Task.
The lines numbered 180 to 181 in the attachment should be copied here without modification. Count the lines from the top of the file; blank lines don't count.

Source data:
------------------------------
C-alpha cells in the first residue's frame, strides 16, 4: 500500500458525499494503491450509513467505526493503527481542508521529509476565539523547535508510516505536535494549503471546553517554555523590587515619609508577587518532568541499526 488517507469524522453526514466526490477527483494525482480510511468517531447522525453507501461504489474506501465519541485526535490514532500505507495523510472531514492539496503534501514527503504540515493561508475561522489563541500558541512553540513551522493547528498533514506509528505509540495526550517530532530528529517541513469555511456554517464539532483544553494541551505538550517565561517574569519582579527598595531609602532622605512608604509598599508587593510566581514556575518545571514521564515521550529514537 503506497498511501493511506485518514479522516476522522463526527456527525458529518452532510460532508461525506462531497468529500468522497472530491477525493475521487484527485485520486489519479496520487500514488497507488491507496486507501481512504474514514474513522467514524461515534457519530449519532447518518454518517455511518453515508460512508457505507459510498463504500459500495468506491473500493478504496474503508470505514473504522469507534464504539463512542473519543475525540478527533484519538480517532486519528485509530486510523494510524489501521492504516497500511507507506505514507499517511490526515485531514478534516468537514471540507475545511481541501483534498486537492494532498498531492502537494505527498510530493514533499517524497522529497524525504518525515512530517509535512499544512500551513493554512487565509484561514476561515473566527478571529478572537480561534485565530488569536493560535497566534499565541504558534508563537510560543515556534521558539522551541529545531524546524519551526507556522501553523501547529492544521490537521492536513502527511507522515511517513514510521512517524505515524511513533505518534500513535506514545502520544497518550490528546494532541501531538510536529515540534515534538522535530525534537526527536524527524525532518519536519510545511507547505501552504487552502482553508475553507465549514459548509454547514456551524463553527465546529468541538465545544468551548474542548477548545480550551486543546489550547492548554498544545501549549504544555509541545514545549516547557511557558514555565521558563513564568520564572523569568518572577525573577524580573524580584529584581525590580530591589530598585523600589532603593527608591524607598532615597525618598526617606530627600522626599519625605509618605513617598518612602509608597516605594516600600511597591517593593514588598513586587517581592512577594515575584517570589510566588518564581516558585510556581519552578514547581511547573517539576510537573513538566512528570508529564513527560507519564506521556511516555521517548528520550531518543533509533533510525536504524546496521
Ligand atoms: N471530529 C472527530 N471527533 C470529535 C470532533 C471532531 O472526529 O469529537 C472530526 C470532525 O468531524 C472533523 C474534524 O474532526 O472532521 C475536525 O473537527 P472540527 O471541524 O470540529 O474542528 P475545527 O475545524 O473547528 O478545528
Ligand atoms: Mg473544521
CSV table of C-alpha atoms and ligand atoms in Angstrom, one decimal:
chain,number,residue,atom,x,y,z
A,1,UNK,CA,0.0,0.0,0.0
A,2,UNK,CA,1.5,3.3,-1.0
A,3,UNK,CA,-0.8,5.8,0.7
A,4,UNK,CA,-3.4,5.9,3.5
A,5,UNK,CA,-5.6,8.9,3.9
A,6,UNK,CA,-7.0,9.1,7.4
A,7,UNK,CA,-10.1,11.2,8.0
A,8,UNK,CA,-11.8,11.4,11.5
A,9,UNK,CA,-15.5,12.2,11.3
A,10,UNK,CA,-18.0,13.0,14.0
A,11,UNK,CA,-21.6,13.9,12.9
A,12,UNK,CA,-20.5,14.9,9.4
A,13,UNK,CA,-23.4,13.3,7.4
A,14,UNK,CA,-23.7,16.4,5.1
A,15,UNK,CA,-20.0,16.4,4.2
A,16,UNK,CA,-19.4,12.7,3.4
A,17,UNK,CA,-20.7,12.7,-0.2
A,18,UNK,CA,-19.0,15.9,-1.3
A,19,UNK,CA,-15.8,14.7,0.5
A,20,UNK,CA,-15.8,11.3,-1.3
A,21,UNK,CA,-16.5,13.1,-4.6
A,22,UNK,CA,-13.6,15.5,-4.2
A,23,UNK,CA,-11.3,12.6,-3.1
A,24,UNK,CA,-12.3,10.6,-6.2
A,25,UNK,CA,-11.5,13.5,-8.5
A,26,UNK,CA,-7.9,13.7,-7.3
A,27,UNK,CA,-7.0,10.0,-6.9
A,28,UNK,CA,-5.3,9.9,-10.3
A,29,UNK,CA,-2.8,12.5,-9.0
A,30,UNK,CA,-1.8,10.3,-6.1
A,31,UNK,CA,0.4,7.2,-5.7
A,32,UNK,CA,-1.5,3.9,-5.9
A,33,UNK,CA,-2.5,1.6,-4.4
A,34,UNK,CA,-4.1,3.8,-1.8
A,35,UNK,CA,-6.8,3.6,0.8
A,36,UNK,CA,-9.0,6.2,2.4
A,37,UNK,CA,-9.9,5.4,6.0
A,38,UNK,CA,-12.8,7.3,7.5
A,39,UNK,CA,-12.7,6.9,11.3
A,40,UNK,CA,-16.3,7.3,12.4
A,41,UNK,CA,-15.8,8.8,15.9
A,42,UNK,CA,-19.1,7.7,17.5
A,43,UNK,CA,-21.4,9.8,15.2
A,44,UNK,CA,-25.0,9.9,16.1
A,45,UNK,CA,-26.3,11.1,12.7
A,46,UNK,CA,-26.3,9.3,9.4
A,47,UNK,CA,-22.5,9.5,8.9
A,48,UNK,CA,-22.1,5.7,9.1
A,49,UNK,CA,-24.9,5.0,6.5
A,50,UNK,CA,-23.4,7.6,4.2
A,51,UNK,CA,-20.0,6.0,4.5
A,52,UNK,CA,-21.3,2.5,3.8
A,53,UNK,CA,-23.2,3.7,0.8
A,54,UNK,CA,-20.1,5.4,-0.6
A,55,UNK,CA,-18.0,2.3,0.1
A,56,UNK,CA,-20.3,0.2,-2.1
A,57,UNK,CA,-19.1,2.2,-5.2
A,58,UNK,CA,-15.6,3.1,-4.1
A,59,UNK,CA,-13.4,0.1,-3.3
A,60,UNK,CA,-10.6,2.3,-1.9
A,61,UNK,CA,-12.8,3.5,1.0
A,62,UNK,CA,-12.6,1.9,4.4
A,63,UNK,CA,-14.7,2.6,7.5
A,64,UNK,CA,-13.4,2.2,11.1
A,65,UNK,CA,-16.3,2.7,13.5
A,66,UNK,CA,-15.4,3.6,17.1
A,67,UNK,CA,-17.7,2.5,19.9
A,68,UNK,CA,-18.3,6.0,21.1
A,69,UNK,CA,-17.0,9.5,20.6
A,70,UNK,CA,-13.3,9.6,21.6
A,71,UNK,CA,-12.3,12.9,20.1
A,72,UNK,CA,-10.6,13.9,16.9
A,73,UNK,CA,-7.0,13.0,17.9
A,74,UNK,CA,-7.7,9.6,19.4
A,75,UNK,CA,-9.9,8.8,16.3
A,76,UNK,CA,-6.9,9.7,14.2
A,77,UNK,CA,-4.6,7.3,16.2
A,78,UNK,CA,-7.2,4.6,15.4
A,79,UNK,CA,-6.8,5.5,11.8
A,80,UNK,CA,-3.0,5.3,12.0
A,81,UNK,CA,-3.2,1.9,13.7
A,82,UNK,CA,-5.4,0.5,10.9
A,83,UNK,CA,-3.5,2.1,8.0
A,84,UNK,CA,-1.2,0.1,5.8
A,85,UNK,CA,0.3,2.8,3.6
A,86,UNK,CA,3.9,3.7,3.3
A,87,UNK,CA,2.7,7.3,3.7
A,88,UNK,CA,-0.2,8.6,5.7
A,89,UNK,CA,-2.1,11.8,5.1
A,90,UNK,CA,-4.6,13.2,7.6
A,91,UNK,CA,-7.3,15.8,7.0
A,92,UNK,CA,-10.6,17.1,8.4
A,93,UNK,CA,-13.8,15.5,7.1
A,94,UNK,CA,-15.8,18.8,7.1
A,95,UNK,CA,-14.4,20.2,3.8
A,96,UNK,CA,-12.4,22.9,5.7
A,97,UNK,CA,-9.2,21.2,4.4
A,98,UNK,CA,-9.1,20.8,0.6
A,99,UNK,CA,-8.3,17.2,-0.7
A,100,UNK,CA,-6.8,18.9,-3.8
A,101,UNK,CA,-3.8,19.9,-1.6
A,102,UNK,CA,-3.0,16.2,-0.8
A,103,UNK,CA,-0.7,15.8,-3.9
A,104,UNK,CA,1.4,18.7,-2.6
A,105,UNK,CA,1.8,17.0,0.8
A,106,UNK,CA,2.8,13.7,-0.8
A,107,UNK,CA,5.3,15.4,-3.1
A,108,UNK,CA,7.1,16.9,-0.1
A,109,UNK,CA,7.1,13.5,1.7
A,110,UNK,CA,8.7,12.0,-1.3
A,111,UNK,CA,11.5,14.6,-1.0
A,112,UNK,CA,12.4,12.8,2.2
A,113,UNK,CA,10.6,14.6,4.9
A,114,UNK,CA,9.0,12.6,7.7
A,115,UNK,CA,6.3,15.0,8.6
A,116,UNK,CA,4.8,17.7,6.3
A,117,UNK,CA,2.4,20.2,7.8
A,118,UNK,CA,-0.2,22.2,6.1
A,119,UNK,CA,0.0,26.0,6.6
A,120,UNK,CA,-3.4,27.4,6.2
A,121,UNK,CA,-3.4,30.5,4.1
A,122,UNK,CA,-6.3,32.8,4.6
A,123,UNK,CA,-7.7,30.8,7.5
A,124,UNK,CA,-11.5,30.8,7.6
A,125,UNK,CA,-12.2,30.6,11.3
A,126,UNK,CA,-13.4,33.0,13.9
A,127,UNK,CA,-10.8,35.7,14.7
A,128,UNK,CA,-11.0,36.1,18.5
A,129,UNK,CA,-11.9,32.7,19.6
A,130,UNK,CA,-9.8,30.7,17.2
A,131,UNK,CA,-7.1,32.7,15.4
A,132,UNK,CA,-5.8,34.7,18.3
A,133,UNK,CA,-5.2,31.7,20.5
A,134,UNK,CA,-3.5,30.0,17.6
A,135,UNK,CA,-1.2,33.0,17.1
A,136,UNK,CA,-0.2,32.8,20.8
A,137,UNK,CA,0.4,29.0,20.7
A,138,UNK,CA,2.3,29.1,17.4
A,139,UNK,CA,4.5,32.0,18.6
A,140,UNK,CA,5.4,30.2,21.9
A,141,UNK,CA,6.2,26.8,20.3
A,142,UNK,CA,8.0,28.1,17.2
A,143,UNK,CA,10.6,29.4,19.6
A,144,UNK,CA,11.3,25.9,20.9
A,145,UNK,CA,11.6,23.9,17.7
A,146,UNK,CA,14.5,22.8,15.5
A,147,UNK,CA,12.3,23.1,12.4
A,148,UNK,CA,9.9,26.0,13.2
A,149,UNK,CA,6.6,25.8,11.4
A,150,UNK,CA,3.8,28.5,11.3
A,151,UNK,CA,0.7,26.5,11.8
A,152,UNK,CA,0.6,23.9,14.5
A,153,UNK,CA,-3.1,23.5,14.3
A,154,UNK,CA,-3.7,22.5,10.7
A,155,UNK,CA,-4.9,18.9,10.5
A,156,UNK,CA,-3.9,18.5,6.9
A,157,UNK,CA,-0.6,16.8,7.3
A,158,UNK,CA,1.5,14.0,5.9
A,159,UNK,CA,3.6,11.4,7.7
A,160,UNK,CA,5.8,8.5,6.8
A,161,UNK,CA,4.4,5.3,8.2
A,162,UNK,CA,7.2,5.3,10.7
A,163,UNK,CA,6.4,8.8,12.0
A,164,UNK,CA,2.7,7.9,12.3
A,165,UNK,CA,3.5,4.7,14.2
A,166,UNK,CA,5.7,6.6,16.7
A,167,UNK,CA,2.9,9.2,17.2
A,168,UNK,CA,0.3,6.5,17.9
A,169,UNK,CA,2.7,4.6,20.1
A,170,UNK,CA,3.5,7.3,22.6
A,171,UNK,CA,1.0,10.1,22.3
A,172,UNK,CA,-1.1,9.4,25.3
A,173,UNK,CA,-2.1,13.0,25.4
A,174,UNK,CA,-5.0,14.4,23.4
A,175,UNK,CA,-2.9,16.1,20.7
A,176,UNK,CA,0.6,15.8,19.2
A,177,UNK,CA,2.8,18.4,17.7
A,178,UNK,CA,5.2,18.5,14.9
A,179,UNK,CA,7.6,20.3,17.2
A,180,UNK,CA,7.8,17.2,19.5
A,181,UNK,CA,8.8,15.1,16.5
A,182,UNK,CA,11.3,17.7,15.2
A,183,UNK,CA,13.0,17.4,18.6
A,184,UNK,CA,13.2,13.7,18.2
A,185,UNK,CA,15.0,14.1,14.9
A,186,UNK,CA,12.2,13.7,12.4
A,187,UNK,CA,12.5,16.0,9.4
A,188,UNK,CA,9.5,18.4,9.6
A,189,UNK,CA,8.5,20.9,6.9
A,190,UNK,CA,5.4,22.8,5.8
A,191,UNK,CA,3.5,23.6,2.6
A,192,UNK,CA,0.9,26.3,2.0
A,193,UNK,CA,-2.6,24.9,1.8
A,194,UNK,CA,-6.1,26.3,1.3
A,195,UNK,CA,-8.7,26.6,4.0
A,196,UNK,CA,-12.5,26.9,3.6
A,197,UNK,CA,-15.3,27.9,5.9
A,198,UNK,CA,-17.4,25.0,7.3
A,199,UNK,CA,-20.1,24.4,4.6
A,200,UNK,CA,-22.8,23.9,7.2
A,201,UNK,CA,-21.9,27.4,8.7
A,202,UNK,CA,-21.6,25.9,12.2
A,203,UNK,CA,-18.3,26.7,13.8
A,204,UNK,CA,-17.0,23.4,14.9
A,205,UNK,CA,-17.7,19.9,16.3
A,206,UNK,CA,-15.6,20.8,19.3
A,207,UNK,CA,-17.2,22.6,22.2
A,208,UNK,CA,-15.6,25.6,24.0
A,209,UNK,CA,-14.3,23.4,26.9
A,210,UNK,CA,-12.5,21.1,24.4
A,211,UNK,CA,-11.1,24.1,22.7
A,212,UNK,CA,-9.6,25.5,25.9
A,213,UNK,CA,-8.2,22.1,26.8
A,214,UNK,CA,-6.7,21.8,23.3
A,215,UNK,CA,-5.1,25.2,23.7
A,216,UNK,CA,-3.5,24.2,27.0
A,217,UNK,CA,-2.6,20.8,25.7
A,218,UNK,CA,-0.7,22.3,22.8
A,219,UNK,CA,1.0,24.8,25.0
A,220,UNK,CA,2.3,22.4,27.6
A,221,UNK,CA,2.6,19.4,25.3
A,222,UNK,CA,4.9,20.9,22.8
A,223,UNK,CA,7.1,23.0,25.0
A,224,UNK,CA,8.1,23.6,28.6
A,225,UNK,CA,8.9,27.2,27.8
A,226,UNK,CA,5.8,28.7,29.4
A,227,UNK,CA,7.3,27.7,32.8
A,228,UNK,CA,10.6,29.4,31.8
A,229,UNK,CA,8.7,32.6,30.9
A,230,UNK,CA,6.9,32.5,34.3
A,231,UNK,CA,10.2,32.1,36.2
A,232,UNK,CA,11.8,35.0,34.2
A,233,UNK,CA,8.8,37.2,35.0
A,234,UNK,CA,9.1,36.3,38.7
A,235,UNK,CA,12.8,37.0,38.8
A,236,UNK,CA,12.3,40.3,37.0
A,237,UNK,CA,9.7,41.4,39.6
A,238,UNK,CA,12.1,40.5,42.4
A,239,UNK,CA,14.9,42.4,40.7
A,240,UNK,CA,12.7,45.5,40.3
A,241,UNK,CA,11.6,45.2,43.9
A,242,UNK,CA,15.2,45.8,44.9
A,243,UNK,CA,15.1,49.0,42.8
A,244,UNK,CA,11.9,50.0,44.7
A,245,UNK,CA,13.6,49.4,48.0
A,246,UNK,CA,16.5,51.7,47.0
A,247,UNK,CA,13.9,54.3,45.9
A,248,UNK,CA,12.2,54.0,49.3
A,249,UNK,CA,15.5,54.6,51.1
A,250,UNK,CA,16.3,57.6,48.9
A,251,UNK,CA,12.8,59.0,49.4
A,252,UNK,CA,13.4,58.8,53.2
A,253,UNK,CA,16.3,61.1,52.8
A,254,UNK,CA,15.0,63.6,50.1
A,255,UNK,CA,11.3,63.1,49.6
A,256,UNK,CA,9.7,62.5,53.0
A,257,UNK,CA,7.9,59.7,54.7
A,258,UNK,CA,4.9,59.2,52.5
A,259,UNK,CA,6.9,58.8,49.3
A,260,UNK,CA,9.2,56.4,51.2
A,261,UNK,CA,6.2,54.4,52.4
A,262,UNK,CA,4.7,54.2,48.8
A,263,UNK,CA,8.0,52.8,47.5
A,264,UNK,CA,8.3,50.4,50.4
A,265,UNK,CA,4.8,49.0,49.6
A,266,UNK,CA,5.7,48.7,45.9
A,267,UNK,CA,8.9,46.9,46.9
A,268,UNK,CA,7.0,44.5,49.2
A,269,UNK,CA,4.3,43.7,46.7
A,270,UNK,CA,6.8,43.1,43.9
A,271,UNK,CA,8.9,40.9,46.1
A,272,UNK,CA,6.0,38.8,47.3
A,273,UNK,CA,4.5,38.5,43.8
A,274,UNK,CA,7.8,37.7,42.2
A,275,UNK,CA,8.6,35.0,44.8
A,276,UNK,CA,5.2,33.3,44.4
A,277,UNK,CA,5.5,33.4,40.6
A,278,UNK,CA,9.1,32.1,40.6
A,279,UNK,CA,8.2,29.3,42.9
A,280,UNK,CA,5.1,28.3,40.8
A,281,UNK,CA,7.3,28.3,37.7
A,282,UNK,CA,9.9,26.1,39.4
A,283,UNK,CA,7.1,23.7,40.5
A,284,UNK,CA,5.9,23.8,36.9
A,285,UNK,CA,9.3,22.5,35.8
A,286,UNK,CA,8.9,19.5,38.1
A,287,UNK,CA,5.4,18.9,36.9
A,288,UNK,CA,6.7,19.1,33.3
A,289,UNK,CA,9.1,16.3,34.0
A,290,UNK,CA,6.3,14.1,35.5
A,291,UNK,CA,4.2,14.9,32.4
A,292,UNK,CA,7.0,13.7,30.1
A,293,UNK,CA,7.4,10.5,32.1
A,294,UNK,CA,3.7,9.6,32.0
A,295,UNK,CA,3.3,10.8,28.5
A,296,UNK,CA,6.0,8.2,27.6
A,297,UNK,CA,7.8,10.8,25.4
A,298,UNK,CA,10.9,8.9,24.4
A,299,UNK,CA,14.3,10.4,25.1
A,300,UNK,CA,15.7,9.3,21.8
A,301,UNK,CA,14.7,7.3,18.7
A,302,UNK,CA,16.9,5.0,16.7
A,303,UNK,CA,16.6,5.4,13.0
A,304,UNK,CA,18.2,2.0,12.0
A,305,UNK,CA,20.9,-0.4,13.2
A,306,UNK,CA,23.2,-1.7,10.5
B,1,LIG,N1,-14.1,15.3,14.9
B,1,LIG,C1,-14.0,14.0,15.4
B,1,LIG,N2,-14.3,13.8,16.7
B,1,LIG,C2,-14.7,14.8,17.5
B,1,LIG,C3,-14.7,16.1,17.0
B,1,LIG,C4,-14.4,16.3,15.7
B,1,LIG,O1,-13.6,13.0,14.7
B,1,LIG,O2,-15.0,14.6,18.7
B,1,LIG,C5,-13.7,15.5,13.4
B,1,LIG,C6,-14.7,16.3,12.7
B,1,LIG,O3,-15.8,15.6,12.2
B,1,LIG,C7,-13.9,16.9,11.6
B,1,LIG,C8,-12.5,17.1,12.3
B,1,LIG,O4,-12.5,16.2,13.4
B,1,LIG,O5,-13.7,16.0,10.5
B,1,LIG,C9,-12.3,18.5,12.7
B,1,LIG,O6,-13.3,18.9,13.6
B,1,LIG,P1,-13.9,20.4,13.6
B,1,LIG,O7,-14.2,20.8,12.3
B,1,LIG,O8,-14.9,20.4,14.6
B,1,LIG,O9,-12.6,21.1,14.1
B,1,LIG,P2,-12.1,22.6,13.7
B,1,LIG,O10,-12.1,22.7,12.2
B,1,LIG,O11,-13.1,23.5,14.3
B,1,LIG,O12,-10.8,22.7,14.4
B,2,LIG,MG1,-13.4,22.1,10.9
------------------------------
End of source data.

A,175,UNK,CA,-2.9,16.1,20.7
A,176,UNK,CA,0.6,15.8,19.2